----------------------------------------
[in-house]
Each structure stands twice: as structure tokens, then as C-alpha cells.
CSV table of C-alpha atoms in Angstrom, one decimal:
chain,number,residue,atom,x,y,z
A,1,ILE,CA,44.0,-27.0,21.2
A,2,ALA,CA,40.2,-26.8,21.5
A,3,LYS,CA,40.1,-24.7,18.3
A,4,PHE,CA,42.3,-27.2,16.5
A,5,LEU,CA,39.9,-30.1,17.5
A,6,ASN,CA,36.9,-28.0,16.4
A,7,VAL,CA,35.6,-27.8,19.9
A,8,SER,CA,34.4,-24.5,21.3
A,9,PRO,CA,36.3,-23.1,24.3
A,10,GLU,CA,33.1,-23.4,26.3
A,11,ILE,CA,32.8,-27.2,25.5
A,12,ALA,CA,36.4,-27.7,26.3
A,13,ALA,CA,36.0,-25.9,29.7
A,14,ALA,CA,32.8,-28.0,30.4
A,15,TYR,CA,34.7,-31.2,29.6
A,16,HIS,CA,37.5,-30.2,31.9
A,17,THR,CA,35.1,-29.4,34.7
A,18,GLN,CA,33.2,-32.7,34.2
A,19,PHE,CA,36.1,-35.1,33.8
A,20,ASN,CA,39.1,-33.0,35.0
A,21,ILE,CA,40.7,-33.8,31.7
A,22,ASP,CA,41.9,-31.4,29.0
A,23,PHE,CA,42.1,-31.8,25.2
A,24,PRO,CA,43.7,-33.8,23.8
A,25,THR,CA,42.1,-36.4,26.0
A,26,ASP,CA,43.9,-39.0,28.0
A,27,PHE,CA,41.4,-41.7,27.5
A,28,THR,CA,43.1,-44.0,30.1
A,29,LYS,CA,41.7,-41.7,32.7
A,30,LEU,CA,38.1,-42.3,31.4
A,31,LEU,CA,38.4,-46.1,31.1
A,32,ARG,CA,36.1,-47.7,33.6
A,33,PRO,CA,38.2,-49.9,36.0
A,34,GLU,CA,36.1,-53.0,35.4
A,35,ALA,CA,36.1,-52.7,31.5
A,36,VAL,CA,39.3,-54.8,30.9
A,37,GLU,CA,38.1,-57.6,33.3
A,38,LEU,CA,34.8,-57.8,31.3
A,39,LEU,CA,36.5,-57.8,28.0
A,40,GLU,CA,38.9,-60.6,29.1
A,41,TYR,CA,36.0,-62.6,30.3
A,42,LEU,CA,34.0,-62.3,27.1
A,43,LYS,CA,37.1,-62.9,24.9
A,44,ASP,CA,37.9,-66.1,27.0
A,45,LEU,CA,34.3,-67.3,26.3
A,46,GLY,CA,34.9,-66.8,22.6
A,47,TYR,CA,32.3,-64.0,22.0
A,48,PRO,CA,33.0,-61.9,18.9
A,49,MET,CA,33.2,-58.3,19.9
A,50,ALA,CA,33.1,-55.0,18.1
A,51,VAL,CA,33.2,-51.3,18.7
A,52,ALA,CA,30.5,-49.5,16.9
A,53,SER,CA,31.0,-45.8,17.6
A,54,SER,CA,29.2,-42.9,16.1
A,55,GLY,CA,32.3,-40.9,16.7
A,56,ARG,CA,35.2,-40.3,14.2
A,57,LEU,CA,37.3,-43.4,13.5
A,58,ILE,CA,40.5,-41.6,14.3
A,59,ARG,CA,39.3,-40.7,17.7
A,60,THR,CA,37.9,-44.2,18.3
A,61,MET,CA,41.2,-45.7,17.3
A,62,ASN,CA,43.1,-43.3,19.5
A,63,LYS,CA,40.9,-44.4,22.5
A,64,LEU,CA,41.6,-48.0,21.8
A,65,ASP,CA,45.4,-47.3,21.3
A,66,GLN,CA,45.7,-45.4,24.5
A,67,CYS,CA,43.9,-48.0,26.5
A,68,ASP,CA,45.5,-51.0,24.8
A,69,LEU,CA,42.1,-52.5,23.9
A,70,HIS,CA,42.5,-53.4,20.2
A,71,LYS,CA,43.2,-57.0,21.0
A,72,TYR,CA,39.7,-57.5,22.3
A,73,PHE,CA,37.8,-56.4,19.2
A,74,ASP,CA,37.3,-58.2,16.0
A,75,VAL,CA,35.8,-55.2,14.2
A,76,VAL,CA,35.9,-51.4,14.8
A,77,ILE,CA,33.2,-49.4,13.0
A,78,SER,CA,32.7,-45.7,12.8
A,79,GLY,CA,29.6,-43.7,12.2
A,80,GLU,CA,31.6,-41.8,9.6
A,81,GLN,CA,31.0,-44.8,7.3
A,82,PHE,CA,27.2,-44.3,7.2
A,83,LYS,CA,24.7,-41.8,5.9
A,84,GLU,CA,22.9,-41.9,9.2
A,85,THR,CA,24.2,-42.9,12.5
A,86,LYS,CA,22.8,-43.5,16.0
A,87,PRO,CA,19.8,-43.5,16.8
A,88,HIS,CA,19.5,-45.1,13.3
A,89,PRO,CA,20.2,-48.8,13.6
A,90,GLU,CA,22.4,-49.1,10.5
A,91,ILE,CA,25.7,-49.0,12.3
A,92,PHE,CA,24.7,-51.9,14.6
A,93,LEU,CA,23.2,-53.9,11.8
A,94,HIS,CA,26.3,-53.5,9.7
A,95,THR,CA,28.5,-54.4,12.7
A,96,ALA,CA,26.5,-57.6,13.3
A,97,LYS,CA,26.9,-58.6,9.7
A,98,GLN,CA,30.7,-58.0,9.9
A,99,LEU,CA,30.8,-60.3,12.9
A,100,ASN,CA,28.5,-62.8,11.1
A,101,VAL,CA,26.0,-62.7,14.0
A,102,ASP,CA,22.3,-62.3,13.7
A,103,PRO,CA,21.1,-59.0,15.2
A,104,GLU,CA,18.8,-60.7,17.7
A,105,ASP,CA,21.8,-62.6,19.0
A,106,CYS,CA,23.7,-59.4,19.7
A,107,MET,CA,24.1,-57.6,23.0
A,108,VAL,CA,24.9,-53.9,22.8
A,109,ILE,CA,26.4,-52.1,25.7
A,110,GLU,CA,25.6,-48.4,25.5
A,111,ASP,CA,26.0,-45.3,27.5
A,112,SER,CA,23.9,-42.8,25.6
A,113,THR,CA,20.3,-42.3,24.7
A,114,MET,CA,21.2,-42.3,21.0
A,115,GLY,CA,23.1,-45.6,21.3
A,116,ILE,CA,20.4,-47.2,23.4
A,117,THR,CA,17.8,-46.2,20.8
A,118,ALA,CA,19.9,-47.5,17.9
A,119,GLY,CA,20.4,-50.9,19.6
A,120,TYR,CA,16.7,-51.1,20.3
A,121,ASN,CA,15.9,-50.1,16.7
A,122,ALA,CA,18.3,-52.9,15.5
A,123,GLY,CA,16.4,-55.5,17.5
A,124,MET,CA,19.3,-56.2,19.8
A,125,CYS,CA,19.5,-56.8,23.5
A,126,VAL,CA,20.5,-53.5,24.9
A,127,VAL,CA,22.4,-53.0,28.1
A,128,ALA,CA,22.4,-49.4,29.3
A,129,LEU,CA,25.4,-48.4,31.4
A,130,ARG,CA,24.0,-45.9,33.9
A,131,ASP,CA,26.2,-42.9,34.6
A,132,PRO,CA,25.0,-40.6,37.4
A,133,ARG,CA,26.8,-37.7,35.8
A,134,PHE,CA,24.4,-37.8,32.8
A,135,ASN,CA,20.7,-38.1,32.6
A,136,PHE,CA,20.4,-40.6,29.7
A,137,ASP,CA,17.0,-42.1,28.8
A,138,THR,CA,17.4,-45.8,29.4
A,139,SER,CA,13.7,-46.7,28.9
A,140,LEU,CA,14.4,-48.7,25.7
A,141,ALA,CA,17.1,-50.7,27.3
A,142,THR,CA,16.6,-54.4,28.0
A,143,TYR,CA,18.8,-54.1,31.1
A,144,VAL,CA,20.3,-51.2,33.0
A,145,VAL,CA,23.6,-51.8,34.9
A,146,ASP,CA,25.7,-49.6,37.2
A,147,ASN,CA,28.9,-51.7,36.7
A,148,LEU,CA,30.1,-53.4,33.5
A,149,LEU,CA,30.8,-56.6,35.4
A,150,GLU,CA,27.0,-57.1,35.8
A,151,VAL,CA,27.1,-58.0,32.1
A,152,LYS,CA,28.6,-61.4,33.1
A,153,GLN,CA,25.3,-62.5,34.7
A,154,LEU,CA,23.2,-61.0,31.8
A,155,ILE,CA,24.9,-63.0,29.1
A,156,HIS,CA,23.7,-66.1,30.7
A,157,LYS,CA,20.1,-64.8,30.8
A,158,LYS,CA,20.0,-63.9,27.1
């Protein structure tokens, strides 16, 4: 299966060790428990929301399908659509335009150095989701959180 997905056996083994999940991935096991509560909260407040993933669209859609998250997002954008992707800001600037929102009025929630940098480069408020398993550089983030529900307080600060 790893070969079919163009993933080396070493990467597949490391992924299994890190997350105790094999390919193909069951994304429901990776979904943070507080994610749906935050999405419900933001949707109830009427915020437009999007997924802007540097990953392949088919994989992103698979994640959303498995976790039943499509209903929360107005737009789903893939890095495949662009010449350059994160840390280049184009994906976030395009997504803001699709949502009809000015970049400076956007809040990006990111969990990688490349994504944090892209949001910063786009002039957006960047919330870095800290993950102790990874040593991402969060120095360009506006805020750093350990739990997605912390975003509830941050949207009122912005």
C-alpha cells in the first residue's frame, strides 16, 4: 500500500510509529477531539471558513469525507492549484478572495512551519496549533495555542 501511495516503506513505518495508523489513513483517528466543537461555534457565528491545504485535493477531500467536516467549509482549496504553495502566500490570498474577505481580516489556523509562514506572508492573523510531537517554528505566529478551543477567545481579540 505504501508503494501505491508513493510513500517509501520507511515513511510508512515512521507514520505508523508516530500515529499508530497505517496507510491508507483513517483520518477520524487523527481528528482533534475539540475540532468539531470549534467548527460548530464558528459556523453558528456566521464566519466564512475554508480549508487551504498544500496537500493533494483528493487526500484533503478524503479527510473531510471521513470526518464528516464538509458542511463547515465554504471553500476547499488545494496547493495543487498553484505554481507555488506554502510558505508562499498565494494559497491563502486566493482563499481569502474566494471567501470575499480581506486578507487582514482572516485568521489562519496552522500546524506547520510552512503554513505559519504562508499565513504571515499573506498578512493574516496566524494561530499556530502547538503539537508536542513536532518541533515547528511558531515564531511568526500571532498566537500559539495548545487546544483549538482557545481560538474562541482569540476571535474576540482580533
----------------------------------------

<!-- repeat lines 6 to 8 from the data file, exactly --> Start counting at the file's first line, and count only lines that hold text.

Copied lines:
A,2,ALA,CA,40.2,-26.8,21.5
A,3,LYS,CA,40.1,-24.7,18.3
A,4,PHE,CA,42.3,-27.2,16.5